After a breakthrough year in 2015 in which Konta enjoyed immense success, can she push on even further in 2016 and lift that illusive WTA title?
With freezing temperatures being endured here in the United Kingdom, the story could not be more different ‘down under’ with temperatures continuing to soar.
In a sport that is renowned for superhuman effort, often on consecutive days, physical and psychological ability could prove to be just as important as one’s playing ability.
The opening fixtures of the year’s first Grand Slam have already highlighted just how much of a factor such a challenging climate could be throughout the two weeks in Melbourne. During his comfortable straight sets victory on day one, Novak Djokovic frequently called for the ice vest. Our own Kyle Edmund’s chances of reaching the second round fell through as cramp once more halted his progress in a five-set defeat against Bosnian Damir Dzumhur.
Why is it that I point this out however? Well, unlike many of the players, Konta has expressed an affection towards the heat. Born in Sydney, Jo became accustomed to such heat throughout her earlier years, and the harsher the conditions become, the greater chance the British number one might have to lengthen her stay in Melbourne.
As for the factors that she can control, Konta begins her Aussie Open campaign in the early hours of tomorrow morning (January 19th) as she faces seven time Grand Slam singles champion Venus Williams in the opening round. Should Konta claim another major scalp and another win against a top ten player, the British top seed may well fancy her chances of at least matching her achievement in last year’s US Open by reaching the fourth round.
2015 – The breakthroughJohanna Konta achieved a great deal more in 2015 than even she herself might have believed was possible in such a short period of time.
Just twelve months ago, Konta was unable to progress into the main draw at the Australian Open after a defeat in qualification.
However, her fortunes soon began to change. After storming through French Open qualification in May, Konta was only narrowly knocked out in her first Roland Garros by the longest tie-break of the competitions’ history.
It was her return to the UK that started a revolutionary six months for the Eastbourne-based star. Appearances at the WTA events in Nottingham and Birmingham saw Konta pick up her first, second, and third victories over top ten opponents.
After exiting the competition in Birmingham, Konta would force her way to the quarter-final at her home event in Eastbourne. At the pre-Wimbledon event, Konta defeated both the World Number eight and No. 20 at the time in Ekaterina Makarova and Garbine Muguruza respectively, the latter was not to lose another match until she faced Serena Williams in the Wimbledon final the following month.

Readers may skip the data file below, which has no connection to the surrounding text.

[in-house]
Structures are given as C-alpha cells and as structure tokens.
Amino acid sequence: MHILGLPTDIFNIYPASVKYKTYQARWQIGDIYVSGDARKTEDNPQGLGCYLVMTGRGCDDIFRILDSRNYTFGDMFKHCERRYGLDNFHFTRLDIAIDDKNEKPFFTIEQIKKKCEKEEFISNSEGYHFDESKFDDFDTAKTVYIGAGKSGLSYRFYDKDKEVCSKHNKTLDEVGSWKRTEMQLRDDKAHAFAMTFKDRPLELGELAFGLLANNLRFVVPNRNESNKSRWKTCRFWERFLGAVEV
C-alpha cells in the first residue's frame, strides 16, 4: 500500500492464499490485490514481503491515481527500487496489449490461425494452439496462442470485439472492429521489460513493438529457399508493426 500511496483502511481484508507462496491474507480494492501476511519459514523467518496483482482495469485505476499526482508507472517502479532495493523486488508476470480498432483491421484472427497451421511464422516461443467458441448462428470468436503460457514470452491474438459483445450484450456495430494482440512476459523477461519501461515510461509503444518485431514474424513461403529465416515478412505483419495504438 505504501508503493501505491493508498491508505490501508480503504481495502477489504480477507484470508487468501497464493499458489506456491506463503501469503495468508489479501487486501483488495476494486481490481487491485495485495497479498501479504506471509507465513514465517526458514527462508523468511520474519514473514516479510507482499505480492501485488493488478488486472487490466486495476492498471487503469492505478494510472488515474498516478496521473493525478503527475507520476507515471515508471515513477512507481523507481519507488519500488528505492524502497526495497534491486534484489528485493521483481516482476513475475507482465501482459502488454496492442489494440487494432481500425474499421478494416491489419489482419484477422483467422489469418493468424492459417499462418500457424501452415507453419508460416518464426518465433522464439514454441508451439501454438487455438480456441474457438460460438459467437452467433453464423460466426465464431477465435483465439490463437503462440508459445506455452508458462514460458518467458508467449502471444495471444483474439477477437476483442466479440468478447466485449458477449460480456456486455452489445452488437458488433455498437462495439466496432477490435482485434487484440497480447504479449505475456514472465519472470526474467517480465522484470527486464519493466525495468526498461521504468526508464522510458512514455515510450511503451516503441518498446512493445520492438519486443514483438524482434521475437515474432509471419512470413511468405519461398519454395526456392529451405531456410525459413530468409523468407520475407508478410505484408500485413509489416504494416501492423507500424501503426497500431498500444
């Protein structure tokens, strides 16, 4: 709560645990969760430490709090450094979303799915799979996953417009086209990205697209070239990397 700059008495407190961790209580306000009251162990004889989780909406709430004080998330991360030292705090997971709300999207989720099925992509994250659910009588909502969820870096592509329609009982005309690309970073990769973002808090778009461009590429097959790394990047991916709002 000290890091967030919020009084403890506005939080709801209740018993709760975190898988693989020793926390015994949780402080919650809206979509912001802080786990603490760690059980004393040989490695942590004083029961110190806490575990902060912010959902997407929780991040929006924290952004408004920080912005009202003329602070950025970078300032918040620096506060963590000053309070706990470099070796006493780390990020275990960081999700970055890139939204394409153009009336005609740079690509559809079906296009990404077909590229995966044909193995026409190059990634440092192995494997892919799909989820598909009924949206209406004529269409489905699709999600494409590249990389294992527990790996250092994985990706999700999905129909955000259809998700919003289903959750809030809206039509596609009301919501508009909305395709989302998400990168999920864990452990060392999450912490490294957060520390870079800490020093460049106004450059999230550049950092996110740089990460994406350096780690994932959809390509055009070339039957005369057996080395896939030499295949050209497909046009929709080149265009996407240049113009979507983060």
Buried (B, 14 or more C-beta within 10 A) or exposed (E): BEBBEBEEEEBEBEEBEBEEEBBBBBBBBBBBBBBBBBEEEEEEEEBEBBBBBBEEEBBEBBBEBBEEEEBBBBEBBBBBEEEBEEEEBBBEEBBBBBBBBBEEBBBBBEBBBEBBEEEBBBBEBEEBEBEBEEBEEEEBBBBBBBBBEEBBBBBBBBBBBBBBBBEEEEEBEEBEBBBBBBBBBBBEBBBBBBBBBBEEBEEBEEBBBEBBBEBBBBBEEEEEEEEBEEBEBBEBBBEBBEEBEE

Multiple wins back on the ITF circuit saw Konta enter the US Open in the World’s Top 100 for the first time. At the final Grand Slam of the year, Konta would once again defeat Muguruza en route to a last 16 tie in which she would suffer only a very narrow defeat against Czech fifth seed Petra Kvitova.
Soon after returning from the US Open, Konta continued to achieve considerable success at the Wuhan Open. Two qualifying victories placed Konta in the main draw, where she would go on to suffer a narrow three-set defeat to eventual winner Venus Williams. In reaching the final eight, Konta overcame the challenge of Andrea Petkovic for a second time, before triumphing over former World Number One Victoria Azarenka and top seed Simona Halep.
Konta’s feat in China saw her climb into the World’s Top 50 for the first time, and also overtake Heather Watson as Britain’s Number One.
2016 – What can we expect?
After climbing over 100 places in the world rankings in 2015 and finishing the year at an impressive ranking of 47th in the world, the question must surely be; just how much can be achieved by the British Number One this year?
Well, that will depend on what Konta and her coaches, Esteban Carril and Jose-Manuel Garcia, believe to be success at this stage of her career.
When predicting what 2016 can bring from an external viewpoint, an attainable, yet certainly challenging goal would be to win that illusive WTA title to add to her 15 victories on the ITF circuit.
Should Konta continue to experience such a rapid rise through the rankings that she became accustomed to in the second half of 2015, then there is no reason why a Grand Slam quarter-final appearance should not be a primary aim for the 24 year-old Briton.
Last year, Konta proved to the world, and more importantly herself, that she has the talent and determination to achieve great success in this sport.
With slip-ups against lower-ranked opponents now something of a rarity, along with Konta now fearing no-one she faces, there is no reason why she cannot achieve whatever goal her team set her in 2016.